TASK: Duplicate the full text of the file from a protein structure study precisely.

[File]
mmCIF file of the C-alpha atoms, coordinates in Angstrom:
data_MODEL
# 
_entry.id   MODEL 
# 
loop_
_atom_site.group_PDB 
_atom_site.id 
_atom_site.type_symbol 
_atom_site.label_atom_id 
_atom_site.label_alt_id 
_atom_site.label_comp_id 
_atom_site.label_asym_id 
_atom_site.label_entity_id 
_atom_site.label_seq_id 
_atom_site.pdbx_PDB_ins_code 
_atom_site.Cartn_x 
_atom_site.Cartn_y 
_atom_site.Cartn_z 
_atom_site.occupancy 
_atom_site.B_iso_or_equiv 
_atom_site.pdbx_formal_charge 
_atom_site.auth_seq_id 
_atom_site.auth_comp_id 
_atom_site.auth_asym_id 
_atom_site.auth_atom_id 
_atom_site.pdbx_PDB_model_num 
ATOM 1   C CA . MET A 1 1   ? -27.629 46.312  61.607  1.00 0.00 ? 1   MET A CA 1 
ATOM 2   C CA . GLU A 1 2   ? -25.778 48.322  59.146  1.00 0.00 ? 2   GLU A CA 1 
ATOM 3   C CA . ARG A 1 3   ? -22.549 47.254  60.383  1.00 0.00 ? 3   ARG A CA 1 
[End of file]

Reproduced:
mmCIF file of the C-alpha atoms, coordinates in Angstrom:
data_MODEL
# 
_entry.id   MODEL 
# 
loop_
_atom_site.group_PDB 
_atom_site.id 
_atom_site.type_symbol 
_atom_site.label_atom_id 
_atom_site.label_alt_id 
_atom_site.label_comp_id 
_atom_site.label_asym_id 
_atom_site.label_entity_id 
_atom_site.label_seq_id 
_atom_site.pdbx_PDB_ins_code 
_atom_site.Cartn_x 
_atom_site.Cartn_y 
_atom_site.Cartn_z 
_atom_site.occupancy 
_atom_site.B_iso_or_equiv 
_atom_site.pdbx_formal_charge 
_atom_site.auth_seq_id 
_atom_site.auth_comp_id 
_atom_site.auth_asym_id 
_atom_site.auth_atom_id 
_atom_site.pdbx_PDB_model_num 
ATOM 1   C CA . MET A 1 1   ? -27.629 46.312  61.607  1.00 0.00 ? 1   MET A CA 1 
ATOM 2   C CA . GLU A 1 2   ? -25.778 48.322  59.146  1.00 0.00 ? 2   GLU A CA 1 
ATOM 3   C CA . ARG A 1 3   ? -22.549 47.254  60.383  1.00 0.00 ? 3   ARG A CA 1 